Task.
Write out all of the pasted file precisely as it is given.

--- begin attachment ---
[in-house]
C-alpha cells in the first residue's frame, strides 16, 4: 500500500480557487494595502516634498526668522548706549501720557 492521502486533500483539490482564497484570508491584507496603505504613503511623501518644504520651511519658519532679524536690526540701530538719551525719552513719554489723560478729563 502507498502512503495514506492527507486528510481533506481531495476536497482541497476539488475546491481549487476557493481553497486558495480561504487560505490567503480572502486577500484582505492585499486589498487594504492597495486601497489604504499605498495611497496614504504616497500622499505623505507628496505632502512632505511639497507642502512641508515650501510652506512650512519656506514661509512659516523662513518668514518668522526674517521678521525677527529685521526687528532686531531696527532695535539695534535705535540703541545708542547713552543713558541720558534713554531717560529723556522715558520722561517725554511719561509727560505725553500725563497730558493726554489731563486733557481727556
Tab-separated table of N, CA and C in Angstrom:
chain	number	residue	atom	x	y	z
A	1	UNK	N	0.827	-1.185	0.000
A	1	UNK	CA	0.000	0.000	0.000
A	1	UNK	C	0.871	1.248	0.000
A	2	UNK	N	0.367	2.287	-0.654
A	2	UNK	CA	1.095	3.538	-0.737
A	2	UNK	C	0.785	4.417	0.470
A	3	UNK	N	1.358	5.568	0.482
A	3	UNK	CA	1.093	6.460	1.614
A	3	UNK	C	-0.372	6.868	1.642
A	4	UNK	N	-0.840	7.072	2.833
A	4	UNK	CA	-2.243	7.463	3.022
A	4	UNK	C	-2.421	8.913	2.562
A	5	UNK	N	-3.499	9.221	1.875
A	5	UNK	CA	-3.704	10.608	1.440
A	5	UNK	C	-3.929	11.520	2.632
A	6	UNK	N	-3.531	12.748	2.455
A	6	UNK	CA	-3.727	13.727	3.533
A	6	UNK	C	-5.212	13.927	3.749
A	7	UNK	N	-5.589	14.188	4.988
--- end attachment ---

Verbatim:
[in-house]
C-alpha cells in the first residue's frame, strides 16, 4: 500500500480557487494595502516634498526668522548706549501720557 492521502486533500483539490482564497484570508491584507496603505504613503511623501518644504520651511519658519532679524536690526540701530538719551525719552513719554489723560478729563 502507498502512503495514506492527507486528510481533506481531495476536497482541497476539488475546491481549487476557493481553497486558495480561504487560505490567503480572502486577500484582505492585499486589498487594504492597495486601497489604504499605498495611497496614504504616497500622499505623505507628496505632502512632505511639497507642502512641508515650501510652506512650512519656506514661509512659516523662513518668514518668522526674517521678521525677527529685521526687528532686531531696527532695535539695534535705535540703541545708542547713552543713558541720558534713554531717560529723556522715558520722561517725554511719561509727560505725553500725563497730558493726554489731563486733557481727556
Tab-separated table of N, CA and C in Angstrom:
chain	number	residue	atom	x	y	z
A	1	UNK	N	0.827	-1.185	0.000
A	1	UNK	CA	0.000	0.000	0.000
A	1	UNK	C	0.871	1.248	0.000
A	2	UNK	N	0.367	2.287	-0.654
A	2	UNK	CA	1.095	3.538	-0.737
A	2	UNK	C	0.785	4.417	0.470
A	3	UNK	N	1.358	5.568	0.482
A	3	UNK	CA	1.093	6.460	1.614
A	3	UNK	C	-0.372	6.868	1.642
A	4	UNK	N	-0.840	7.072	2.833
A	4	UNK	CA	-2.243	7.463	3.022
A	4	UNK	C	-2.421	8.913	2.562
A	5	UNK	N	-3.499	9.221	1.875
A	5	UNK	CA	-3.704	10.608	1.440
A	5	UNK	C	-3.929	11.520	2.632
A	6	UNK	N	-3.531	12.748	2.455
A	6	UNK	CA	-3.727	13.727	3.533
A	6	UNK	C	-5.212	13.927	3.749
A	7	UNK	N	-5.589	14.188	4.988